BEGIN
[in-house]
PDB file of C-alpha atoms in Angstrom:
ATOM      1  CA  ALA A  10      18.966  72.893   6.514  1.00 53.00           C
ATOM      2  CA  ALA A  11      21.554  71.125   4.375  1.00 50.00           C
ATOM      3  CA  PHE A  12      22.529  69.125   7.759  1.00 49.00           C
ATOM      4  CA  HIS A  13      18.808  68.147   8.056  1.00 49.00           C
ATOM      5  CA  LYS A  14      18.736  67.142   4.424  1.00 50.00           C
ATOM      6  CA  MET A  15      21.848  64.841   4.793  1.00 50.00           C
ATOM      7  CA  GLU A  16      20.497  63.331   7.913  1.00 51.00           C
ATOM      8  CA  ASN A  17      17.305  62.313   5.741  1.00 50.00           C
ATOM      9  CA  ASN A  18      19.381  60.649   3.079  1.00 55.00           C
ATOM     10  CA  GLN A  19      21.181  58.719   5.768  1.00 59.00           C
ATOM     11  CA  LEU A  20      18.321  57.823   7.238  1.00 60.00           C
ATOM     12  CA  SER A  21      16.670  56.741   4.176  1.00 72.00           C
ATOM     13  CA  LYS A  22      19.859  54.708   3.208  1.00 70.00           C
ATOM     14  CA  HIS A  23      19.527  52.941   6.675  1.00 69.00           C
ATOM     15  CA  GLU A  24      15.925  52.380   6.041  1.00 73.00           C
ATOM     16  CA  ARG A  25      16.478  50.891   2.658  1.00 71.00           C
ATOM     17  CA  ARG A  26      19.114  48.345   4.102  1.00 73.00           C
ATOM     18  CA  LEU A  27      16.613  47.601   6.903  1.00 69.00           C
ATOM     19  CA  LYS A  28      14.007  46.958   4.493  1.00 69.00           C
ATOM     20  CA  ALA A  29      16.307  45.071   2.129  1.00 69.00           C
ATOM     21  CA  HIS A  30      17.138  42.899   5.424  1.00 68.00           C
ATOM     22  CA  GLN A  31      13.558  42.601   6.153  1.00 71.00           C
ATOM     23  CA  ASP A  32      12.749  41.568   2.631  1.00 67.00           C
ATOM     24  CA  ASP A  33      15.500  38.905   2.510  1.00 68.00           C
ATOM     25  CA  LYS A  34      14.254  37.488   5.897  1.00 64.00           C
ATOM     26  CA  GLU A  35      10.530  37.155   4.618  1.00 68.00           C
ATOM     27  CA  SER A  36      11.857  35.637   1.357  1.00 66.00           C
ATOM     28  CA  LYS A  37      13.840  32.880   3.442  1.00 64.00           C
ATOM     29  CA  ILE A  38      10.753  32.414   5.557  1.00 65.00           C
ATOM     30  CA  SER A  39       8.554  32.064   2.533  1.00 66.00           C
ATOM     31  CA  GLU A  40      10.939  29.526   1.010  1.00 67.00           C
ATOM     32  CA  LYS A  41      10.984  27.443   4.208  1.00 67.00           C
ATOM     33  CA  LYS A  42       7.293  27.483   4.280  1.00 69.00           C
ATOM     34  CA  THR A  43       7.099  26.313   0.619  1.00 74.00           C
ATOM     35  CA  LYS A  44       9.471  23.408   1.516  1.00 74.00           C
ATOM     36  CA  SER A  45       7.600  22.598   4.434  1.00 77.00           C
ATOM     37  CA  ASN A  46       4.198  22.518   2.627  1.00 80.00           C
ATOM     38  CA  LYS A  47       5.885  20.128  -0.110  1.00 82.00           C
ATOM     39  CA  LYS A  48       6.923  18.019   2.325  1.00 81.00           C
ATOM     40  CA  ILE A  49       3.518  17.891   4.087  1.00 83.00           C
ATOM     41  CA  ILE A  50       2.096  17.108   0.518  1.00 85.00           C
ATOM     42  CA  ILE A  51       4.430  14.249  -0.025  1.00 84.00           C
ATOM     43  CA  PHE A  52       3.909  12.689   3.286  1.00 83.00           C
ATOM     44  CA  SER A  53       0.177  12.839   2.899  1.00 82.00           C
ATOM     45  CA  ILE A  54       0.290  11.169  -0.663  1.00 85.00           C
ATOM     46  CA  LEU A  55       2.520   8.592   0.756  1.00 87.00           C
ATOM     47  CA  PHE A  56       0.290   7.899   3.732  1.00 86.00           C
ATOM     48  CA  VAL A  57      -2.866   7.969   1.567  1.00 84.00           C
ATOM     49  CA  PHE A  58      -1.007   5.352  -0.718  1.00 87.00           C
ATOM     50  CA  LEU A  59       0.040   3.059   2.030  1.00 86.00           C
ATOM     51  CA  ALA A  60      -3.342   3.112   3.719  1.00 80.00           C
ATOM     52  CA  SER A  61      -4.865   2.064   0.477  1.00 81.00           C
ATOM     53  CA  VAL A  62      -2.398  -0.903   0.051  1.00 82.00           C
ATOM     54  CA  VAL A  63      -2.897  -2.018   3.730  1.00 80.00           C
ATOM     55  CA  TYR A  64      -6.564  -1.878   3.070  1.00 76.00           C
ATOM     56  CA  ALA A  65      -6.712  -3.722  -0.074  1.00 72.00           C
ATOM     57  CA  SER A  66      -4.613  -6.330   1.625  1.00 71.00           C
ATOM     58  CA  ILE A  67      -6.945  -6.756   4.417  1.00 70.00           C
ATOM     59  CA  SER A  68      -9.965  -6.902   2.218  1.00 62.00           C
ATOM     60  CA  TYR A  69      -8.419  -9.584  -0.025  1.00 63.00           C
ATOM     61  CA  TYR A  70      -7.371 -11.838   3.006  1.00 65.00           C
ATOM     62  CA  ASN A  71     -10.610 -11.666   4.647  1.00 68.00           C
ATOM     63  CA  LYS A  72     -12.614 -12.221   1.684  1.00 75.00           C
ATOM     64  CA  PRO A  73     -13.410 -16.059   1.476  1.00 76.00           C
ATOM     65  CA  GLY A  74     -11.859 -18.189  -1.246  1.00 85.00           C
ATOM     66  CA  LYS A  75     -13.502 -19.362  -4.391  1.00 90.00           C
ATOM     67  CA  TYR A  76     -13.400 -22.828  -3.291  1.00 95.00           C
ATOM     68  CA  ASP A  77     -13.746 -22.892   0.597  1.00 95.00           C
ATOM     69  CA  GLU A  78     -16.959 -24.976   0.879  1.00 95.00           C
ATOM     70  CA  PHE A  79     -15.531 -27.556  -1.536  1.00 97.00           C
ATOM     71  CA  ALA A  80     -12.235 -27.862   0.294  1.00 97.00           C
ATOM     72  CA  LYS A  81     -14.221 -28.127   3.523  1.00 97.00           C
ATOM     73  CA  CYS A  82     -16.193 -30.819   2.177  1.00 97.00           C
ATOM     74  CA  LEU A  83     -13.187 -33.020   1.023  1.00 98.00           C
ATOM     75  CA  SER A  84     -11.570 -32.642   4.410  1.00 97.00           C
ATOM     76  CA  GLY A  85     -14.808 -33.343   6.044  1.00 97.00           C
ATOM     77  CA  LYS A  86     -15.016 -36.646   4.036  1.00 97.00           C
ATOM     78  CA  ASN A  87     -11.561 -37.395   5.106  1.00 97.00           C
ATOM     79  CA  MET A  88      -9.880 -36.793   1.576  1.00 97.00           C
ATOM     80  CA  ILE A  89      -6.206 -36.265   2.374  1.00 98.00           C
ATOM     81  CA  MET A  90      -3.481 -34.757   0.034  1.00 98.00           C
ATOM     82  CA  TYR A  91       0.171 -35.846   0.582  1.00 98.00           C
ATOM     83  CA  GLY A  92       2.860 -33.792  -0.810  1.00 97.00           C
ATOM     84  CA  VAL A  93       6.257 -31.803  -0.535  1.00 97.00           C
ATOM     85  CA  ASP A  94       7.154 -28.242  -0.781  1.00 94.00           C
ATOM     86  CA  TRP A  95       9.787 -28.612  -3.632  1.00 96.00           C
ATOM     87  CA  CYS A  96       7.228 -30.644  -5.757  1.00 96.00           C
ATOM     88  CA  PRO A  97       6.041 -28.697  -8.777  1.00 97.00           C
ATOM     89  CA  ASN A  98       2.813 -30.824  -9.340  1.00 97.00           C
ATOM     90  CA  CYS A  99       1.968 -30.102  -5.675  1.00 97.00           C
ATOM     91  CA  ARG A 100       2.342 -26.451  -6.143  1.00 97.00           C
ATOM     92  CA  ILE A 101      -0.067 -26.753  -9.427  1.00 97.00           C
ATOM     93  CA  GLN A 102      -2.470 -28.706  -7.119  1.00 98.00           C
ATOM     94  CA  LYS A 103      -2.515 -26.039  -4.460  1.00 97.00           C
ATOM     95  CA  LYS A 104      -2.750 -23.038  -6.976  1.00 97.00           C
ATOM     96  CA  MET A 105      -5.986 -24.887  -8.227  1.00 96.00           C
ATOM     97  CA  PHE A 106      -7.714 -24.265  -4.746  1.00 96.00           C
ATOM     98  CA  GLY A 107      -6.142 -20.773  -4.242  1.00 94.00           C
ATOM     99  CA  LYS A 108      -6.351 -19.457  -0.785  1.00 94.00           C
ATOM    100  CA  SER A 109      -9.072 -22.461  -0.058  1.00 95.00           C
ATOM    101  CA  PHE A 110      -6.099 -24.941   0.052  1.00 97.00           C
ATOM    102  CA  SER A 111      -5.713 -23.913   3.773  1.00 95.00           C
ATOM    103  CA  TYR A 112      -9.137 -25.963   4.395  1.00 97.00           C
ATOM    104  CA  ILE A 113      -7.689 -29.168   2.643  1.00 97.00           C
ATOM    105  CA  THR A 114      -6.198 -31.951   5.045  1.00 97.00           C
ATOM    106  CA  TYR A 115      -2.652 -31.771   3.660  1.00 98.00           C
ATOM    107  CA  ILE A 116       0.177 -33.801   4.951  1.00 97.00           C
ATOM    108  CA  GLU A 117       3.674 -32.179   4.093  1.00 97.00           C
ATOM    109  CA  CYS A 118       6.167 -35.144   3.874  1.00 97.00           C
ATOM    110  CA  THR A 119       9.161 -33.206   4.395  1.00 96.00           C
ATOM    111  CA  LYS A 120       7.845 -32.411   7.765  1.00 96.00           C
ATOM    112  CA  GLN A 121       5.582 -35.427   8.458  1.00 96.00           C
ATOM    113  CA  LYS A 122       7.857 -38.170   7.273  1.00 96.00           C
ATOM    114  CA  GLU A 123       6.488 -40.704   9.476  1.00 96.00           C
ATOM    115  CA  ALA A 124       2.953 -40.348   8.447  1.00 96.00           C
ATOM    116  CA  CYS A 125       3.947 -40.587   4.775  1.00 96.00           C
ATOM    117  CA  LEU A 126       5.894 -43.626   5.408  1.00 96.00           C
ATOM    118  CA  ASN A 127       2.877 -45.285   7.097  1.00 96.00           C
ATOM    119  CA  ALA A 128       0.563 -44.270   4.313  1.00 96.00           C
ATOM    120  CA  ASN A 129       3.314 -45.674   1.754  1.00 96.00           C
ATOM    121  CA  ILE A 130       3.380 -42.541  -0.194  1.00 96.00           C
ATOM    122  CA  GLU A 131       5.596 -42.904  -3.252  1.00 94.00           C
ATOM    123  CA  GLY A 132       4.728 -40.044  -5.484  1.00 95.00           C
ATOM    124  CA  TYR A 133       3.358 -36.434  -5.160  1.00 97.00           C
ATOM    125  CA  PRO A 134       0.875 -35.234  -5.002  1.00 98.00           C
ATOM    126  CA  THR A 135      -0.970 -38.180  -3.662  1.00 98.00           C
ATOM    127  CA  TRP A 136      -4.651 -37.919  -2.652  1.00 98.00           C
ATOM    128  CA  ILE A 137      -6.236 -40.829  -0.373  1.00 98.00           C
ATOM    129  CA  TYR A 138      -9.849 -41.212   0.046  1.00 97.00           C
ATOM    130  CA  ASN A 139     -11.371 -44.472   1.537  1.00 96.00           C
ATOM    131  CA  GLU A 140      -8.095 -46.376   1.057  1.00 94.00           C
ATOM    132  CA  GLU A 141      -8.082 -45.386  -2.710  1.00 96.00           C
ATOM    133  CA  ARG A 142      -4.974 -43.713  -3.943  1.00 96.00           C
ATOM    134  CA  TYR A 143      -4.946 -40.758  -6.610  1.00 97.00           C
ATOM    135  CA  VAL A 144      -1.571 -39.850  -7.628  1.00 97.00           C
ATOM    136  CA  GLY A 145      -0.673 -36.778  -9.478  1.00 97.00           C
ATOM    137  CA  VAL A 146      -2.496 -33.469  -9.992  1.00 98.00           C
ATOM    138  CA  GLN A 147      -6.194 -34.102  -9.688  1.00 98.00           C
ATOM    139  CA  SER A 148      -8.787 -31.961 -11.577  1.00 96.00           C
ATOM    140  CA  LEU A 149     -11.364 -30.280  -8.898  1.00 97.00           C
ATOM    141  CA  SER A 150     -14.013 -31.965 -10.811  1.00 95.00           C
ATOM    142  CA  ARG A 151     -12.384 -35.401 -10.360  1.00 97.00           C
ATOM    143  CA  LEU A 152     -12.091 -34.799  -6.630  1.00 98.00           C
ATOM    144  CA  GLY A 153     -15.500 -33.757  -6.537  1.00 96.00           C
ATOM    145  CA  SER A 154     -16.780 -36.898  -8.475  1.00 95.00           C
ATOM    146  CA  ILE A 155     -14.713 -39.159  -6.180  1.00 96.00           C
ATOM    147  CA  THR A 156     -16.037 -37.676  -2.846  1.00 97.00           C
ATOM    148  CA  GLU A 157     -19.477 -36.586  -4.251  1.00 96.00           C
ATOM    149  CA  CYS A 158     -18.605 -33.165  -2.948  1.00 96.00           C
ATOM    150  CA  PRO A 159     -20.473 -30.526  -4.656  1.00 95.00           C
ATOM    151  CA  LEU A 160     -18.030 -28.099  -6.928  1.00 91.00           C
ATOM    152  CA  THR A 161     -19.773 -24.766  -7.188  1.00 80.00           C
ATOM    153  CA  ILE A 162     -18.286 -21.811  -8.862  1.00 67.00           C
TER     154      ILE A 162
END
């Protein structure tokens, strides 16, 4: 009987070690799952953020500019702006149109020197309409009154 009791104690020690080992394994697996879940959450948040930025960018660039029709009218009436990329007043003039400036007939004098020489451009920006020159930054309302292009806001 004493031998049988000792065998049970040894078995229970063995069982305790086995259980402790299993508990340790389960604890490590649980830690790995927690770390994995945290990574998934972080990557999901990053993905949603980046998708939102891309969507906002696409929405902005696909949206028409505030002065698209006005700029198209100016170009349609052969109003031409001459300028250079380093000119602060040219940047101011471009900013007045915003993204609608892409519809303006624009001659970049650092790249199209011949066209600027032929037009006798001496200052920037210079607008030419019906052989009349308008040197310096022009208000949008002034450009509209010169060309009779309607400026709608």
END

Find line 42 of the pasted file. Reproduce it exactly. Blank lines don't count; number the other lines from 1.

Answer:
ATOM     40  CA  ILE A  49       3.518  17.891   4.087  1.00 83.00           C